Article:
The case deals with the Australian Paper industry in 1990, the major players operating in it and how the environment is throwing up challenges to its major players and shaping the future growth of the industry. The paper industry in Australia can be separated into three categories – Newsprint, Paperboards and Fine paper. The industry is dominated by two big players namely the PCA and Australian Paper Manufacturer (APM) and the rest catered to by imports.
PCA operates in the fine paper market enjoying a 75% market share, while APM is a leading player in the paperboards segment. Both the companies are part of a huge diversified parent organization. Environment regulations from the government, green peace activists have been recently posing threats to PCA on organochloride emissions. APM is proactively seeking to strive ahead of the environmental issues facing the industry. Ken McRae, the GM of APM has to decide on three alternatives to choose upon for utilizing the A$ 50 million allocated by the parent company Amcor, keeping in view the Financial, Strategic, Ethical and Environmental issues.
Before 1987, the Australian paper industry was divided into three companies. Australian Newsprint Mills supplied newsprint, Australian Paper Manufacturers produced paperboard, and Paper Company of Australia produced coated and uncoated fine-papers. All three of those companies were subsidiaries of major Australian corporations. Maitland sales, which owned Paper Company of Australia (PCA), recorded $495 million in net sales. Amcor Limited, which owned Australian Paper Manufacturers (APM), grossed $2.4 billion in net sales. APM decided to enter another aspect of the paper industry and dive into uncoated fine papers. They figured that they could draw on their strength in paperboard manufacturing. The making of fine paper or paper in general requires close attention to detail. The first step in making paper requires the wood to be pulped.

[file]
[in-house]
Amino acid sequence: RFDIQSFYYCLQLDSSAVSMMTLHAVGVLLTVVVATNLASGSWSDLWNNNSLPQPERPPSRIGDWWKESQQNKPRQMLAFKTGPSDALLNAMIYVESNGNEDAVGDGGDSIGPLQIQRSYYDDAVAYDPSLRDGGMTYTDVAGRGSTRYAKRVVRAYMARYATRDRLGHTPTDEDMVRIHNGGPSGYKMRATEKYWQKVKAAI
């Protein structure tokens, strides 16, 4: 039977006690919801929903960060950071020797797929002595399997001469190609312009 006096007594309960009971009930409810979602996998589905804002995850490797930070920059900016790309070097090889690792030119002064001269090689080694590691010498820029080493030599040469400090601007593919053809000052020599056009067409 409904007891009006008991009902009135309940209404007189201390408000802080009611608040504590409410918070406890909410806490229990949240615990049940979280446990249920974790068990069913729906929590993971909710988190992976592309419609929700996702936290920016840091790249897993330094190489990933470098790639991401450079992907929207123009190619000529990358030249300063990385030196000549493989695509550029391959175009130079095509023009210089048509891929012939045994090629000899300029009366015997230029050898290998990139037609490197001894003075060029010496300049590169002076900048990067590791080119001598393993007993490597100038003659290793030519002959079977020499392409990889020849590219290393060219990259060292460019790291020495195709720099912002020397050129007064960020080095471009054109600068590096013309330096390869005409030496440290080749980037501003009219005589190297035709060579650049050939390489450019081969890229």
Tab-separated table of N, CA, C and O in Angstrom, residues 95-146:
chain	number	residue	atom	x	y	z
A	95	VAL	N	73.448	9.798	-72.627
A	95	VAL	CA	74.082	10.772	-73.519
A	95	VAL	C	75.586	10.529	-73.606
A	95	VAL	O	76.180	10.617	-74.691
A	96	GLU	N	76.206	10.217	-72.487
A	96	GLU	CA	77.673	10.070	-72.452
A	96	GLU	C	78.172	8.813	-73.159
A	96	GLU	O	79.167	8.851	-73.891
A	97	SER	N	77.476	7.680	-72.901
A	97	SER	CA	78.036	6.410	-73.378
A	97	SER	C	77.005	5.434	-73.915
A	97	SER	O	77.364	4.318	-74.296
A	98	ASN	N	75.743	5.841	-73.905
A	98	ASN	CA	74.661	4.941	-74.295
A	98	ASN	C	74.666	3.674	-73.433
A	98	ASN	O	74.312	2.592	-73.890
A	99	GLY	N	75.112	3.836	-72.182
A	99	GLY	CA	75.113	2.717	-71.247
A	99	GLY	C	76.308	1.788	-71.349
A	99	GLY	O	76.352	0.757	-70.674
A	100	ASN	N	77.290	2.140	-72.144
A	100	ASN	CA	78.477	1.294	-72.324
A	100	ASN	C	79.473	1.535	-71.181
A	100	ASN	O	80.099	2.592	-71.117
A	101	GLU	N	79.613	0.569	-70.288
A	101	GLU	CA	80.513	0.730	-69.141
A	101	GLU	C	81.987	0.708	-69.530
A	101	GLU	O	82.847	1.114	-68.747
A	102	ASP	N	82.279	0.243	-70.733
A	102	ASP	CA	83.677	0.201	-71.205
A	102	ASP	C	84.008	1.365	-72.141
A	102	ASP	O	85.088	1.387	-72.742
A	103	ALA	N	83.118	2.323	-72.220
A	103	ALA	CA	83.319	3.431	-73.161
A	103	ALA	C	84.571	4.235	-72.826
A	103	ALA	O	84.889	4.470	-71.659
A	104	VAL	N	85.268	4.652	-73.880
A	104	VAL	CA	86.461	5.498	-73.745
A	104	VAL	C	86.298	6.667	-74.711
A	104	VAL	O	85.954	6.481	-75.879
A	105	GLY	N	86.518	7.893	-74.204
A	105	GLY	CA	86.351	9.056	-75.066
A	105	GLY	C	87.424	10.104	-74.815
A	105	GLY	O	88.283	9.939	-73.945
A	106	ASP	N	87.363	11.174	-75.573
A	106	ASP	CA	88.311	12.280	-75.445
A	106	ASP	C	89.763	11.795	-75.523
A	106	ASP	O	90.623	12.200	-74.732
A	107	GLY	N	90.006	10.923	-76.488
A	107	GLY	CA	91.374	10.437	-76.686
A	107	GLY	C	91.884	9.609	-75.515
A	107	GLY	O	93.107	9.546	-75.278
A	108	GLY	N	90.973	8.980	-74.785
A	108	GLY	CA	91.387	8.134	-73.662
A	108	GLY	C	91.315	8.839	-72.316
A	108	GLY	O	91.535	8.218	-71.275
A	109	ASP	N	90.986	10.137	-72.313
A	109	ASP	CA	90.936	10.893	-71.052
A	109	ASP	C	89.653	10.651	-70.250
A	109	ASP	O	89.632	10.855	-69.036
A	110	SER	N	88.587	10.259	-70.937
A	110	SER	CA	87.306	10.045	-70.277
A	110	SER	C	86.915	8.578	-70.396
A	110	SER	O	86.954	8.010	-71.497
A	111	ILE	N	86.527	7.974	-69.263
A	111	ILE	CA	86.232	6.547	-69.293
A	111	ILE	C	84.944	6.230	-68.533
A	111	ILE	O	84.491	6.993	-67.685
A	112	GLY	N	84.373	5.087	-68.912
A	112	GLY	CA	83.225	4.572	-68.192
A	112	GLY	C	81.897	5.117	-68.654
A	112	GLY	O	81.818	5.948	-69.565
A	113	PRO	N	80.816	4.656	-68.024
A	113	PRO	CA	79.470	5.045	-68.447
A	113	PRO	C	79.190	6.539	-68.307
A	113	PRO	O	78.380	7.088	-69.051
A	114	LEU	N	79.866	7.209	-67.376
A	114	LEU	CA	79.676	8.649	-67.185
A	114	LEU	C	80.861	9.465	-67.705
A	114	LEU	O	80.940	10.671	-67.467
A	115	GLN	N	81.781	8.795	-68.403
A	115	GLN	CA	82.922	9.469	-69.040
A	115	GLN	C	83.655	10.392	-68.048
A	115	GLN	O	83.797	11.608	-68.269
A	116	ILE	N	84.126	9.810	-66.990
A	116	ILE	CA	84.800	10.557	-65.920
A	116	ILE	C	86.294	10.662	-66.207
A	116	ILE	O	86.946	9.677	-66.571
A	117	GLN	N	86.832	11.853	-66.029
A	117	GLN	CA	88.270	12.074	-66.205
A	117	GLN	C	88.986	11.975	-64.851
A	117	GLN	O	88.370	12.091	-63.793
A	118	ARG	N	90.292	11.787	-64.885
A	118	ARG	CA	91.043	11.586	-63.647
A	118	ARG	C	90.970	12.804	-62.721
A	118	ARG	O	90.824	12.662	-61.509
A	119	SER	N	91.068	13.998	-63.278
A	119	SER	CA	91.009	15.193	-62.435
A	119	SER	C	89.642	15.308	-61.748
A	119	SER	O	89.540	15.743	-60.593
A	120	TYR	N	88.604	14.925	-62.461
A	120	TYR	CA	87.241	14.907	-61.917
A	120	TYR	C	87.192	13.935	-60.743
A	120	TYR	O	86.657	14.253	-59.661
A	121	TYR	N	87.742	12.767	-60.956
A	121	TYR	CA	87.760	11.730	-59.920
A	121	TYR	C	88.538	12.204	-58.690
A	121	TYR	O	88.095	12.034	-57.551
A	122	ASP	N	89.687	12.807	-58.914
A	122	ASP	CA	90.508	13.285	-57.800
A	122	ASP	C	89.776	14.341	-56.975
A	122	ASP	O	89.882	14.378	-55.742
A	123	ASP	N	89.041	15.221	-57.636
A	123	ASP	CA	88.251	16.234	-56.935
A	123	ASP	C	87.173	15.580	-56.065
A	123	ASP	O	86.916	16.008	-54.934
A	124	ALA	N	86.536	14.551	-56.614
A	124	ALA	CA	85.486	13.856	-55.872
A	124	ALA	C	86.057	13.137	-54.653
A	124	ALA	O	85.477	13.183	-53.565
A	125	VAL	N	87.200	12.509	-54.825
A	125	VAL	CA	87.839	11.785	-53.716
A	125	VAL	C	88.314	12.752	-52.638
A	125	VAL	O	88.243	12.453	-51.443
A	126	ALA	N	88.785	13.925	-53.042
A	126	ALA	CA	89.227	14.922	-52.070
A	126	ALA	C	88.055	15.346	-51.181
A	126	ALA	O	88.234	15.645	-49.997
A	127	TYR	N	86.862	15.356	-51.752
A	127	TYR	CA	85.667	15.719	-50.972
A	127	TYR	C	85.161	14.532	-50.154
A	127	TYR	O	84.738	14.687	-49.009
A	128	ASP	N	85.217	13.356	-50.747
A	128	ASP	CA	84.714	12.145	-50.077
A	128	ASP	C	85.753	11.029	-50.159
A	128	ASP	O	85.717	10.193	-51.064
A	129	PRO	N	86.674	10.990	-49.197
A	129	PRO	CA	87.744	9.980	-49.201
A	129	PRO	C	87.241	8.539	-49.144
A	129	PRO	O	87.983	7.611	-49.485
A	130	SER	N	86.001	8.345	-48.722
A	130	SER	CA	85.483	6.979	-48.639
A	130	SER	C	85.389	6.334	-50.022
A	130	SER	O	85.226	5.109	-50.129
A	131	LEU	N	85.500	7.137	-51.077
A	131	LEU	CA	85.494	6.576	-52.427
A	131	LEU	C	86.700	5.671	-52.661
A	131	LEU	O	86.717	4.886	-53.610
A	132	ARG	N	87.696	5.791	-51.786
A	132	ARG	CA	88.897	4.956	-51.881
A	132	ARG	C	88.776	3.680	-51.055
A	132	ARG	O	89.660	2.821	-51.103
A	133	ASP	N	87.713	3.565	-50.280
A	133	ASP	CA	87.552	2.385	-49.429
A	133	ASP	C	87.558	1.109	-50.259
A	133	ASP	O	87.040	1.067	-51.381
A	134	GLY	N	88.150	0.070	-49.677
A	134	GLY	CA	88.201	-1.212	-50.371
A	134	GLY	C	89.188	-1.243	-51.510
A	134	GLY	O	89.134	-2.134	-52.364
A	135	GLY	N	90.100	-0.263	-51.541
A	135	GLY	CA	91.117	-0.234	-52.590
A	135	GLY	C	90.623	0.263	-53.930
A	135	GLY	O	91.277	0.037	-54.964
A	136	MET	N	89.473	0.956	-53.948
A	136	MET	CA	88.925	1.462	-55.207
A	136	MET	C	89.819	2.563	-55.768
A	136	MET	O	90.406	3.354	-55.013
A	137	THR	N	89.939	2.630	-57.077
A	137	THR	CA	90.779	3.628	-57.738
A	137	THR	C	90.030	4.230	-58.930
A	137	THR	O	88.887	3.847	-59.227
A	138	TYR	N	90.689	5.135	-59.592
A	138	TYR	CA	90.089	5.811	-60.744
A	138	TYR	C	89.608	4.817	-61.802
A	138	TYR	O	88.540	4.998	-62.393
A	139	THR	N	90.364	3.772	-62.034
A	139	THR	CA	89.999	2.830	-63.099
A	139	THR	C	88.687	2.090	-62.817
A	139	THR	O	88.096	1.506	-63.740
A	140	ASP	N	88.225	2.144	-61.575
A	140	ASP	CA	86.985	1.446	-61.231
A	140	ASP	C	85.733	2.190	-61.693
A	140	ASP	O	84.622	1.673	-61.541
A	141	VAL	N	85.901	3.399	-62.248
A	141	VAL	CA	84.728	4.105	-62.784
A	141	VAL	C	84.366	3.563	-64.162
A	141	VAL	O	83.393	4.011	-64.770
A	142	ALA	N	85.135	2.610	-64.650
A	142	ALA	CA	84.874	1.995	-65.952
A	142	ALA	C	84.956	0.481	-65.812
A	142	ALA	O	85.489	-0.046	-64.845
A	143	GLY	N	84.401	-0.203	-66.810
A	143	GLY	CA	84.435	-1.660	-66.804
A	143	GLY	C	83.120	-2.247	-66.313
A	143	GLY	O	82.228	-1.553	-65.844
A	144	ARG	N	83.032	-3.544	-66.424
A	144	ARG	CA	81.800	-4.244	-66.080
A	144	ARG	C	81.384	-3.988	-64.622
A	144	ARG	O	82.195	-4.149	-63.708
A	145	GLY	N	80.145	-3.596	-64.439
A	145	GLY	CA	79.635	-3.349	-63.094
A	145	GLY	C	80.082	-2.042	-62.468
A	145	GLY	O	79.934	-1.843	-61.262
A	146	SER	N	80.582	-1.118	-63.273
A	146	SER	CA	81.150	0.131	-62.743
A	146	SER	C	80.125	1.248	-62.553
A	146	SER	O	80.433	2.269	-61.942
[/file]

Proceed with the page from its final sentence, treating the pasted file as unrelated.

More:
This process refined the wood so that only the fibers remained. During pulping, the cellulose fibers were separated from the other components so it could be processed further. This process can be done in two different ways, mechanically or chemically. The chemical process produces much sturdier pulp, but unlike mechanical pulping, which uses 90-95% of the wood, chemical pulping uses 45-50%. Chemical pulping is also the least environmentally friendly of the two. When the fibers are made into fine paper, it goes through an immediate step called bleaching, where as chlorine gas and chlorine dioxide are applied to the pulp. After bleaching, chemicals such as, rosin, aluminium sulphate, or synthetics to reduce absorbency for writing papers. The annual consumption of fine paper in Australia rose to nearly 358,000 tonnes in 1987.
Uncoated fine paper, such as photocopy paper, stationary, and offset printing paper, comprised 52% of that market, while coated fine paper, the type used in an annual report, comprised of the rest. In 1984 APM completed a a $163 million modernization of its kraft pulp plant in Maryvale, Victoria. The improvement added 140000 tonnes per year of kraft pulp capacity, bringing the Maryvale plant’s total output to 350000 tonnes per year. The Maryvale plant had four paper machines and in 1986 APM turned its attention to Paper Machine 3.Originally built in 1972 to produce brown shopping bags Machine 3 had a capacity of 31,000 tonnes per year. By the mid 1980s, though people had stopped using these checkout bags and between Machines 1 and 2 the company could cover demand. This left Machine 3 ripe for transformation.
APM seized the opportunity, upgraded machine 3 and used it to take them into the heart of PCAs fine-papers market. People in the plant were convinced that it could be done and that their years of experience in making bag paper could be adapted to such a closely allied process. A number of trial runs were made in order to determine the general viability of the idea. Once it was proven feasible, APM sanctioned the investment. Between May 1986 and July 1987 APM spent A$50 million to rebuild Maryvale’s Machine 3, converting it from making bag paper to producing white wood free paper. The upgrading of Machine 3 had not only put APM next to PCA as the second domestic supplier of uncoated fine paper. It also made APM the owner of Australia’s largest and most technologically advanced fine paper machine. The 70,000 tonnes per year of Machine 3 capacity gave APM the product it needed to steal from imports-the company’s primary goal in entering the fine paper market.